The central position of a fixed pulpit is thought to suggest a theological prominence about the preaching of the Word of God. It is thought that somehow, the furniture represents the authority of Scripture in a visible and tangible way. Many churches offer a “lectern” for liturgical readings so that the pulpit can be kept solely for the high purpose of preaching. It is, therefore, not without pause that the preacher abandons the sacred desk.Kenton C. Anderson, “The Place of the Pulpit,” Preaching (July-August, 1999), 24.
That philosophy has changed. More and more, preachers are coming out from behind the pulpit. Many preachers walk back and forth across the stage as they preach. Some even walk into the congregation. Many churches have eliminated the pulpit altogether. With the coming of multipurpose worship centers, many opt to preach without a pulpit or from a small lectern. Even the “look” of the pulpit has changed, such as a transparent pulpit that enables you to see more of the preacher.
Are the changes good for preaching? The debate rages on. Some feel this move devalues the importance of the message and places more importance on the messenger. Fred Craddock has said, “the pulpit reminds me that I am one of a long line of people whom the church has called to preach and teach. It’s a humbling thing to approach the pulpit. With no pulpit, I come on stage, and I am the center.”John R. Throop, “Pulpits: A Place to Take Your Stand,” Your Church 44 (March/April, 1998), 48. It does seem comforting to realize that preachers stand within the long tradition of the preaching of the Word. It was going on before we came on the scene, and it will be going on long after we are gone. What is most important is the Word, and not the one who brings it. As one who basically stands behind the pulpit when preaching, I am troubled by the phrase “hiding behind the pulpit.” I do not see myself as hiding behind the pulpit. Instead, I feel honored to “stand behind” it, to stand in the tradition of almost two thousand years of preaching. What a privilege to be allowed to do that.
Others feel just as strongly that leaving the pulpit makes a strong symbolic statement. Kenton Anderson adds his view to the discussion:
The preacher who walks out from behind the pulpit offers a nonverbal affirmation of interest in and proximity to the people. Contemporary audiences are little inclined to respect authority (clerical collars, pulpits). Today’s listeners will commit to a preacher who attracts them relationally. By coming out from behind the pulpit the preacher is saying “I like you. I want to be close to you as we talk about these things. You can trust me.Anderson, 24.
Many preachers point out that their parishioners comment on the ability to see all of the preacher. Body language is a major part of nonverbal communication and some feel the more you see of the body, the better. Opponents of this approach point out that the majority of gestures take place from the waist up, gestures that can be just as effective standing behind the pulpit. One wonders what gestures take place from the waist down that will aid communication? Proponents argue that in our TV-saturated society, information is given, personally and directly without “pulpits” in front of them. As one has said, “It’s hard to imagine Jay Leno doing his monologue from behind a pulpit.”Ibid.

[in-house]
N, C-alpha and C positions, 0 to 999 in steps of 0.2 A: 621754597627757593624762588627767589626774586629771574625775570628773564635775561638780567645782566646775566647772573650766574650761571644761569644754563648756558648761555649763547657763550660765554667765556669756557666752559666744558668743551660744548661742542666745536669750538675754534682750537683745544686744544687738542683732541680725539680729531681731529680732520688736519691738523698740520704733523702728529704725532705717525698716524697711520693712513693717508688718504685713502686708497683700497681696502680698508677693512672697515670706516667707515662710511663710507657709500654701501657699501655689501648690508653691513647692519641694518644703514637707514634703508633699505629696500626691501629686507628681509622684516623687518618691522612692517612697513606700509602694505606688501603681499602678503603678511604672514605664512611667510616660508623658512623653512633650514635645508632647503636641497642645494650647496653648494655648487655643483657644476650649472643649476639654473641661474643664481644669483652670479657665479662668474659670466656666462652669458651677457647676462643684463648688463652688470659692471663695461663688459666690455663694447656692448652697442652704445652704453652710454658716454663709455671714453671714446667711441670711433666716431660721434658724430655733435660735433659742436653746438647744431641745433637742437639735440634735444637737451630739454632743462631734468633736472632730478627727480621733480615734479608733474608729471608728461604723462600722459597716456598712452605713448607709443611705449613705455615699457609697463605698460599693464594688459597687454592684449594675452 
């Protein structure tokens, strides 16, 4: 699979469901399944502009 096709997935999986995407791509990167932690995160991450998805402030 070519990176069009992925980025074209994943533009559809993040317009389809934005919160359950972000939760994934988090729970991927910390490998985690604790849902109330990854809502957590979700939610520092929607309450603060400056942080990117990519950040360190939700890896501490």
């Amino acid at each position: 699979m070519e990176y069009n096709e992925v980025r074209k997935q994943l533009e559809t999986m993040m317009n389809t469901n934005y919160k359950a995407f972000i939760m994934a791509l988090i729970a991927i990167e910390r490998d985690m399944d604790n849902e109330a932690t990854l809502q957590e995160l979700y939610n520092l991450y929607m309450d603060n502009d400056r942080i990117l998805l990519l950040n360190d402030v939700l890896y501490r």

So the debate rages. As a teacher of homiletics, I encourage students to remember that if they move from behind the pulpit, seek to have movement with purpose. Any movement without purpose can be distracting. Arthur Hopkins, in talking about an actor’s work, has commented:
I eliminate all gesture that is not absolutely needed, all unnecessary inflections and intonations, the tossing of heads, the flickering of fans and kerchiefs, the tapping of feet, drumming of fingers, swinging of legs, pressing of brows, holding of hearts, curling of moustaches, stroking of beards, and all the million and one tricks that have crept into the actor’s bag, all of them betraying one of two things-an annoying lack of repose, or an attempt to attract attention to him- self and away from the play.Arthur Hopkins, How’s Your Second Act? (New York: Samuel French, 1948), 14-15.
That is not bad advice for the preacher. In the end, do they remember us or the message? Will the movement help communicate the message? That is the important question. Some preachers are effective behind the pulpit, some away from it. A good word to hear is from Jana Childers in her book, Performing the Word: Preaching as Theater:
Of course the more of the preacher’s body that is visible to the congregation, the more important is its use in preaching and the more important respect for the body. However, there are few con temporary preachers who are not being pressed to “come out from the pulpit” more. As congregational expectations about and general appreciation for the importance of visual communication continue to increase, fewer and fewer preachers will find it satisfying or effective to limit their nonverbal range to head and eye movement.Jana Childers, Performing the Word: Preaching as Theater (Nashville: Abingdon Press 1998), 116.